While Wall Street looked upon today's Durable Goods report with caution, noting the substantial beat in the headline print which was entirely as a result of a surge in nondefense aircraft orders (read Boeing) which soared by 65%, there was substantial weakness below the surface especially in the core capex print, the capital goods orders nondefense ex-aircraft, which disappointed significantly, sliding 0.8% on expectations of a 0.3% rebound.
However, that was just part of the story. A far bigger part was missed by most because as always Wall Street was focused on the sequential change, and not on the absolute number.
As it turns out, the Department of Commerce decided to quietly revise all the core data going back all the way back to 2014. In doing so it stripped away about 4% from the nominal dollar amount in Durable Goods ex-transports, where the March print was slashed from $154.7 Billion to $148.3 Billion...
... and, worse, the government just confirmed what many had said for years, namely that capex spending had been far lower than reported all along when it revised the capital goods orders nondefense ex-aircraft series lower by a whopping 6%, taking down the March print from $66.9 billion to only $62.4 billion, the lowest absolute number since early 2011.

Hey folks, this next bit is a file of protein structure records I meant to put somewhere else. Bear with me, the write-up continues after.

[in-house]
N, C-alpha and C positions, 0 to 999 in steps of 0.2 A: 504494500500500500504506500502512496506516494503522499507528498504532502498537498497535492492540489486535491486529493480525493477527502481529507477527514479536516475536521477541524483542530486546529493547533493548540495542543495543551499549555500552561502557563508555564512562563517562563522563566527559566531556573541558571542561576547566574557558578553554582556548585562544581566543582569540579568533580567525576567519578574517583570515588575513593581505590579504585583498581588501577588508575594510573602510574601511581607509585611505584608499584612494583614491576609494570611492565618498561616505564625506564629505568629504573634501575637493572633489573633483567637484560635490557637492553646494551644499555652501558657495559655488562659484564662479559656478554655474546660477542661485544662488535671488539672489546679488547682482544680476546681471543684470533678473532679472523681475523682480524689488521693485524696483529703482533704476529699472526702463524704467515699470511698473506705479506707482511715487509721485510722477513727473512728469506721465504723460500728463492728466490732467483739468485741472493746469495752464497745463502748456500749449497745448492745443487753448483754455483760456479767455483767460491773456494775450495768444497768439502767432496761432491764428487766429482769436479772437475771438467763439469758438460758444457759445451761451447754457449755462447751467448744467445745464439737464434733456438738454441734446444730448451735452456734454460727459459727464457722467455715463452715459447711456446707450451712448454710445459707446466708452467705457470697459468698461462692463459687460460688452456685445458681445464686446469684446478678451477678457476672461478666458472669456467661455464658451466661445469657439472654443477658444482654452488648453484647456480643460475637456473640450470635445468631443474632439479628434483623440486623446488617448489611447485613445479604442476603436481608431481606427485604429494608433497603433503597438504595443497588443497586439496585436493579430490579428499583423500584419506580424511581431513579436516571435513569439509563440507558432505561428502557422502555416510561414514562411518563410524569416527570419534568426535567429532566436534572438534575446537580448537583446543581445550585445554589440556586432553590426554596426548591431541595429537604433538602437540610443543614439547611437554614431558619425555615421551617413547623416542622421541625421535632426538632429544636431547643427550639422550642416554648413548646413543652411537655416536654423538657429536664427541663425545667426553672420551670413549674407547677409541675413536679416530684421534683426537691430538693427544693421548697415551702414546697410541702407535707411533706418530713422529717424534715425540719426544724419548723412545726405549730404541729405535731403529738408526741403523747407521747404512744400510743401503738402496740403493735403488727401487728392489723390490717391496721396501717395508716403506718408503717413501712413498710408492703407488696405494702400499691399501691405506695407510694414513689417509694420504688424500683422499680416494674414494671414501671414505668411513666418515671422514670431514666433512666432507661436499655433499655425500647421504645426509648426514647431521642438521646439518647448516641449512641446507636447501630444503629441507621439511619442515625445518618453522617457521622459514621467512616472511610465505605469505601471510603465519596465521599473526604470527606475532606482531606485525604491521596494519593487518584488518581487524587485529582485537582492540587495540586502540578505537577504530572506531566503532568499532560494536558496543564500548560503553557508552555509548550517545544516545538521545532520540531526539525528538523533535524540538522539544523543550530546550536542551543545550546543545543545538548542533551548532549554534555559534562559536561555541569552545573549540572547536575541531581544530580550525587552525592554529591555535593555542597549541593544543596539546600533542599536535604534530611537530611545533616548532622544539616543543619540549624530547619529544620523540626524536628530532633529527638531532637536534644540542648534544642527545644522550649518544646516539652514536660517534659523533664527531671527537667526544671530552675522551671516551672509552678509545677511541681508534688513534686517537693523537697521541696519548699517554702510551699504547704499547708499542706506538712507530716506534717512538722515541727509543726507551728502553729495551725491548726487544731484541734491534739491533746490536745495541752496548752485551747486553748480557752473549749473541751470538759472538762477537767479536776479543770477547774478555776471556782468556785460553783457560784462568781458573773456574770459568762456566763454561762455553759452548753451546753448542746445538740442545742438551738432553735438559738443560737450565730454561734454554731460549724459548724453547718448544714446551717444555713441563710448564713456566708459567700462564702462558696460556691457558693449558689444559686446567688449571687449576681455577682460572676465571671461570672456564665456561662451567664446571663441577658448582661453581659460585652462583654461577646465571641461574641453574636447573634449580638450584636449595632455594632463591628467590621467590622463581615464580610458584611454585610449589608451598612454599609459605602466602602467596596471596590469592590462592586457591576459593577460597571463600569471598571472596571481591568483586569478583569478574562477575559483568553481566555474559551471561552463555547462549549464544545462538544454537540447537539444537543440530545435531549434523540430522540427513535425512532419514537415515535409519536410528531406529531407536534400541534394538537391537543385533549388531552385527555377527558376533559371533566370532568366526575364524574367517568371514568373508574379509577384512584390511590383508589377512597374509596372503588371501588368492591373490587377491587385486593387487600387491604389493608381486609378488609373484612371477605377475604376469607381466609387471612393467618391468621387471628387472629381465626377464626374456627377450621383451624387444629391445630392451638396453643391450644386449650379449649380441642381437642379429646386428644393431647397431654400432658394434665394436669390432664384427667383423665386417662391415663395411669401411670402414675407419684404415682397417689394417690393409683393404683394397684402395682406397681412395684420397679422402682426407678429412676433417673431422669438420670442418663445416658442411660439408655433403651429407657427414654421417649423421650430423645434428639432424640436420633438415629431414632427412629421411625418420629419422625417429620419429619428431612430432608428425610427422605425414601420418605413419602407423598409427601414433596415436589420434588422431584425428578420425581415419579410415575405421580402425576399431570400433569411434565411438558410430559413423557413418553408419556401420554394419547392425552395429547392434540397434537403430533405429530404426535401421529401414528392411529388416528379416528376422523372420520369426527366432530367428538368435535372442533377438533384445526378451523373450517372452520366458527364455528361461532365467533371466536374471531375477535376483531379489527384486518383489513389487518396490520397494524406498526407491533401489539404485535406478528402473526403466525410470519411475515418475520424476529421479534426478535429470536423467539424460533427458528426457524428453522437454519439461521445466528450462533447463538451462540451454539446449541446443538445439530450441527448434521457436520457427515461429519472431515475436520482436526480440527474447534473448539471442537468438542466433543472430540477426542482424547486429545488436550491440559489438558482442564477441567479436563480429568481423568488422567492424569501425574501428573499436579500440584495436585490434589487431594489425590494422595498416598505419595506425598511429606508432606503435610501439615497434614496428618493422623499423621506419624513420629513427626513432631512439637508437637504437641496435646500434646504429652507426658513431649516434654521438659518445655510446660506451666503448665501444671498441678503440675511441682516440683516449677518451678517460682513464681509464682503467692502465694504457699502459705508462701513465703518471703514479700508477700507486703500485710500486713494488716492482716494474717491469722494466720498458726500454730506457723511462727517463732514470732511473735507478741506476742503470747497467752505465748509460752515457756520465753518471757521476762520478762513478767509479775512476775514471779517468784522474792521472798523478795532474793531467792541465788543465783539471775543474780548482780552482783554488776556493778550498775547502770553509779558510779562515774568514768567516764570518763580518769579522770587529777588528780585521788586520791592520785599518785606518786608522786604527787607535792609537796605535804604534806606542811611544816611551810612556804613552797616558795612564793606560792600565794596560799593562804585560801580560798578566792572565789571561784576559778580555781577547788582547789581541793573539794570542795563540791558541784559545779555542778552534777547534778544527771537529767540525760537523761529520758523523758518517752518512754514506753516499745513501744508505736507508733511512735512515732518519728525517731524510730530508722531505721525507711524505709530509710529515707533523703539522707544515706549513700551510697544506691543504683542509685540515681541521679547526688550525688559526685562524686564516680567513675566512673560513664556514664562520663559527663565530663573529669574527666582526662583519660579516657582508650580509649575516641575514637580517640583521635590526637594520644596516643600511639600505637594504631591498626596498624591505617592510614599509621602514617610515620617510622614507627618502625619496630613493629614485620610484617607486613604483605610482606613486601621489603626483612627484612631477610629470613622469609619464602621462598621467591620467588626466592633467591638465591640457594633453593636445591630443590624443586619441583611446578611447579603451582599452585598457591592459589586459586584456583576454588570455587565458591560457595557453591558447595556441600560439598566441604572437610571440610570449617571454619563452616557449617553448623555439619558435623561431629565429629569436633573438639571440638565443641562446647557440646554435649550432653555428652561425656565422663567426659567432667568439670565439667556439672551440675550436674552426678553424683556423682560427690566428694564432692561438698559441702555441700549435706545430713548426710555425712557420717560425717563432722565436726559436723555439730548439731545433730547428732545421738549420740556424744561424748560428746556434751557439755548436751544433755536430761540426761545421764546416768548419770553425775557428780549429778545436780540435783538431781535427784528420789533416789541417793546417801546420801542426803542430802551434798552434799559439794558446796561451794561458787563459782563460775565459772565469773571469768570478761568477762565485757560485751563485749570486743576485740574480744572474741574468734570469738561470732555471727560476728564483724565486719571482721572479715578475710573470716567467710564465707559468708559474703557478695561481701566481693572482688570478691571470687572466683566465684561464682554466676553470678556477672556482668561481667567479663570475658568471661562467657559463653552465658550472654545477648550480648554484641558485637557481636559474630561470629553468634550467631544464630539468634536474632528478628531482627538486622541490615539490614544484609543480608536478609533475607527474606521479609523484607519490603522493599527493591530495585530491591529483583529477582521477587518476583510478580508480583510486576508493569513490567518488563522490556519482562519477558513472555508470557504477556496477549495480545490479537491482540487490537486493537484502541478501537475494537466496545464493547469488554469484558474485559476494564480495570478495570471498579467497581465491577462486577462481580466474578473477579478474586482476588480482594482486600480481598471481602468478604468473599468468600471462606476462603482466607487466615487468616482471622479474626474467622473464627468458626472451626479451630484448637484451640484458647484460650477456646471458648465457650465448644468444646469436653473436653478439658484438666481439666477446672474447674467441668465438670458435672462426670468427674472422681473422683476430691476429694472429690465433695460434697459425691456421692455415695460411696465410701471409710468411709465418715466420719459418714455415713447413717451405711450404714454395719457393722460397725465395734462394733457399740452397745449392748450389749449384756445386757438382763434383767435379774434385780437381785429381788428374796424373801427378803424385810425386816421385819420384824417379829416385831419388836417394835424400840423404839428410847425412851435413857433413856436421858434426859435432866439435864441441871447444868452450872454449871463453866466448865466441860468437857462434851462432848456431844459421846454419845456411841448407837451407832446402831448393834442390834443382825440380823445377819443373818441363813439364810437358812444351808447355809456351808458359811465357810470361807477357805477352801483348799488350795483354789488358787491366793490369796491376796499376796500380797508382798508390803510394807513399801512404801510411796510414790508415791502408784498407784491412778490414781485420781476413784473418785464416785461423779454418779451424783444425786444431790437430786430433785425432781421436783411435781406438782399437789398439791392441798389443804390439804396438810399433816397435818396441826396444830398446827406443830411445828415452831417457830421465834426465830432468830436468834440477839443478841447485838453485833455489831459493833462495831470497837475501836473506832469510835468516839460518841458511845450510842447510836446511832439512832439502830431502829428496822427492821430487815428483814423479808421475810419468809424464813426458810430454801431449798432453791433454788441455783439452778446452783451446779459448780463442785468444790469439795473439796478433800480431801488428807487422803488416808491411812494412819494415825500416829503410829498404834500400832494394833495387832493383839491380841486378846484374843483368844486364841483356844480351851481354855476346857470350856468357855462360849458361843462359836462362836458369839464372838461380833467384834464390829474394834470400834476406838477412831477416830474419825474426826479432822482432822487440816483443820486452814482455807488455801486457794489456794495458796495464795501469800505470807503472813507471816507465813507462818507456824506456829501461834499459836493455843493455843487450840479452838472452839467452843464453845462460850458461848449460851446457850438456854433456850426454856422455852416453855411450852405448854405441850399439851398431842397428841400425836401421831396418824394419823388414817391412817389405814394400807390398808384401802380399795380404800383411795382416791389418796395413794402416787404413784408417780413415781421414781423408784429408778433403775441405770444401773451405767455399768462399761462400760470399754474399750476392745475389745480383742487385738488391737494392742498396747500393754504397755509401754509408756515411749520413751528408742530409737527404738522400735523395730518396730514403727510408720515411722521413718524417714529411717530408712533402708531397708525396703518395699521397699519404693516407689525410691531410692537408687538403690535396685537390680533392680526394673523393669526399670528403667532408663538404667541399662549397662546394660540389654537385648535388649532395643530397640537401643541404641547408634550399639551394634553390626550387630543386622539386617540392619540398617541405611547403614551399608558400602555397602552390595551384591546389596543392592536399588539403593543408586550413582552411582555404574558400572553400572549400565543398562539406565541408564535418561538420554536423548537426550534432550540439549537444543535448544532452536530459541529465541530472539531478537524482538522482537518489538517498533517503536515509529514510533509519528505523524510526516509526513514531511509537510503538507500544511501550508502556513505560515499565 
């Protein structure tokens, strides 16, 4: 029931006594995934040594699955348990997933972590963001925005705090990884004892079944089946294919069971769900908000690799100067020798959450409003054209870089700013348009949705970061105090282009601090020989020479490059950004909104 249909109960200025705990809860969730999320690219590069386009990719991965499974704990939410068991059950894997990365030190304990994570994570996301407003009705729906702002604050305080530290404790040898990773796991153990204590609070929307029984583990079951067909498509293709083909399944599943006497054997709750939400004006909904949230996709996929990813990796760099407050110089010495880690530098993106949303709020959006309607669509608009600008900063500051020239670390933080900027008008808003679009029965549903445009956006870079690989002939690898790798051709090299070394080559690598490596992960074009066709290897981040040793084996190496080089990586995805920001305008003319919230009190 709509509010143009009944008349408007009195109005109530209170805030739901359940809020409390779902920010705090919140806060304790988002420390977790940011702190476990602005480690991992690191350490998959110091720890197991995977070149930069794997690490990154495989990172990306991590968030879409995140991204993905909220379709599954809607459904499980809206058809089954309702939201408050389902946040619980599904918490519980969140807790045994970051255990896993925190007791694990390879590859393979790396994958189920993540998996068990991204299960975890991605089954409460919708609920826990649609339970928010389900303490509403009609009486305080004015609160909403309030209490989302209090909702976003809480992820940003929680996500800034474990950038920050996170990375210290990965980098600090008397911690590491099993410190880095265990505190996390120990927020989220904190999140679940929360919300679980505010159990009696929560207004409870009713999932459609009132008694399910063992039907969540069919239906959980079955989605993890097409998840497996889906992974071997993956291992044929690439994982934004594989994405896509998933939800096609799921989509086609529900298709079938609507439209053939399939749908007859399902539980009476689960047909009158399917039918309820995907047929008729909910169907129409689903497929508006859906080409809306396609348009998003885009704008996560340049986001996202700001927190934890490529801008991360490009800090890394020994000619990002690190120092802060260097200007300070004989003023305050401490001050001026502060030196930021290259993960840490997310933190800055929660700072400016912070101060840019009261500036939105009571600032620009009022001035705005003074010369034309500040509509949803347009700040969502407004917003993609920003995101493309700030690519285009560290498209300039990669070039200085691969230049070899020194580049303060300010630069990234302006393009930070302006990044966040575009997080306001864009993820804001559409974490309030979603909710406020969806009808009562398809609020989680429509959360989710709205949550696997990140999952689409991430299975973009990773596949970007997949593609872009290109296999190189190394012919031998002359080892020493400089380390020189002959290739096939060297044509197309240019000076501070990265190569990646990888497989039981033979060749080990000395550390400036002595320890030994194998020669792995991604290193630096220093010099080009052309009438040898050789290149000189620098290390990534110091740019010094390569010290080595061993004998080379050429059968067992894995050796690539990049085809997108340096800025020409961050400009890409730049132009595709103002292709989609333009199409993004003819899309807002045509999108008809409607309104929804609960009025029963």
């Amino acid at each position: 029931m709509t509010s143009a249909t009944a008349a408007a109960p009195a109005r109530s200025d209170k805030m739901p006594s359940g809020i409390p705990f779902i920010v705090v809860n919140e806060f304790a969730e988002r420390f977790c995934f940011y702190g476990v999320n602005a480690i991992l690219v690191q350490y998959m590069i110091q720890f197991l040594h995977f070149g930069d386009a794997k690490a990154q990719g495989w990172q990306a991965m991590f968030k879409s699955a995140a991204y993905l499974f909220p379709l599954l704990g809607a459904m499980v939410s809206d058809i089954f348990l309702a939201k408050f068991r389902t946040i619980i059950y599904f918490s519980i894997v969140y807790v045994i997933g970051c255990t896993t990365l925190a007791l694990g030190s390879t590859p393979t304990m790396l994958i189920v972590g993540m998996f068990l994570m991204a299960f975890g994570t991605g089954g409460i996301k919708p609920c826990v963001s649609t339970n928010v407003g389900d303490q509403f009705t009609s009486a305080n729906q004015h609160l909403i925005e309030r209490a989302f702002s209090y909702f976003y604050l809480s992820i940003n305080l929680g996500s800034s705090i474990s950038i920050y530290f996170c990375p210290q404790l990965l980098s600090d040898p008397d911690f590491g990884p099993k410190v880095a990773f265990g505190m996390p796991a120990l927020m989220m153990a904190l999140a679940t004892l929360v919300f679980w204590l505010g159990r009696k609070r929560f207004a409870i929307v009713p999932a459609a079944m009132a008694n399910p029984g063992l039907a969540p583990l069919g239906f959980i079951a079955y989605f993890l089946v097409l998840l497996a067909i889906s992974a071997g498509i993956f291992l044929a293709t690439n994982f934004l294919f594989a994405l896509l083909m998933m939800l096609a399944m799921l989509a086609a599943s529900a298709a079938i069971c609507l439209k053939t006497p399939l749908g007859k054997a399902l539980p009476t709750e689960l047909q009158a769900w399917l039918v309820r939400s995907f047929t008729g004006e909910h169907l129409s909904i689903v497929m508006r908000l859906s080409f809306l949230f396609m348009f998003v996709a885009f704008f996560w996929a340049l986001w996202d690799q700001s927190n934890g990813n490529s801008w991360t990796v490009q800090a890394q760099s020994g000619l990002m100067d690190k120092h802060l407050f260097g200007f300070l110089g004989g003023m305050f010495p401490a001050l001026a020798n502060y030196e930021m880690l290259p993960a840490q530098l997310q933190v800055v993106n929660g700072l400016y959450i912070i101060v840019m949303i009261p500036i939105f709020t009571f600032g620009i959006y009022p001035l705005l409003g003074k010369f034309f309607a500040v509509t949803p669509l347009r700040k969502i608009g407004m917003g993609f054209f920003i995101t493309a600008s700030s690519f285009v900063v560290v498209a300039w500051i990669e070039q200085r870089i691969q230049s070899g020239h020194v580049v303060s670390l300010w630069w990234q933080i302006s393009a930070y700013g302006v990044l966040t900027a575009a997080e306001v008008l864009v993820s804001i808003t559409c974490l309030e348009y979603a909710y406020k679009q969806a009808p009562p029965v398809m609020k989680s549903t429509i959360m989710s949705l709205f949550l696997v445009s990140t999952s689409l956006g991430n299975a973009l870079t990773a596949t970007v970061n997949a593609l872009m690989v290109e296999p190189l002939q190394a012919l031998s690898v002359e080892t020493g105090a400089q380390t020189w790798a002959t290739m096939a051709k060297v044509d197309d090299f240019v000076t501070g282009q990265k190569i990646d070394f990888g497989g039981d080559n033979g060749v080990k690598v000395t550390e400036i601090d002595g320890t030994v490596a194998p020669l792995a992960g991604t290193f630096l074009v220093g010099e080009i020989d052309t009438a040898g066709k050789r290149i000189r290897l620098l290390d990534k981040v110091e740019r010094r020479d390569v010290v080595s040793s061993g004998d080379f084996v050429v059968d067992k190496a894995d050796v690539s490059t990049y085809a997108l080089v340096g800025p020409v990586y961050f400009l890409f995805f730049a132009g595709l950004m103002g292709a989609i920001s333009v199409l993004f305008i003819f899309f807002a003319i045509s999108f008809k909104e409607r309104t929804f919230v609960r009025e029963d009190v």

So how did this downward revision to a critical historical series, and key driver of GDP, change the current GDP estimte? Well, according to the Atlanta Fed, "the GDPNow model forecast for real GDP growth (seasonally adjusted annual rate) in the second quarter of 2016 is 2.9 percent on May 26, up from 2.5 percent on May 17. The forecast for second-quarter real gross private domestic investment growth increased from -0.3 percent to 0.4 percent following this morning's durable manufacturing release from the U.S. Census Bureau."
Oddly not a word about the sharp revisions to the core data.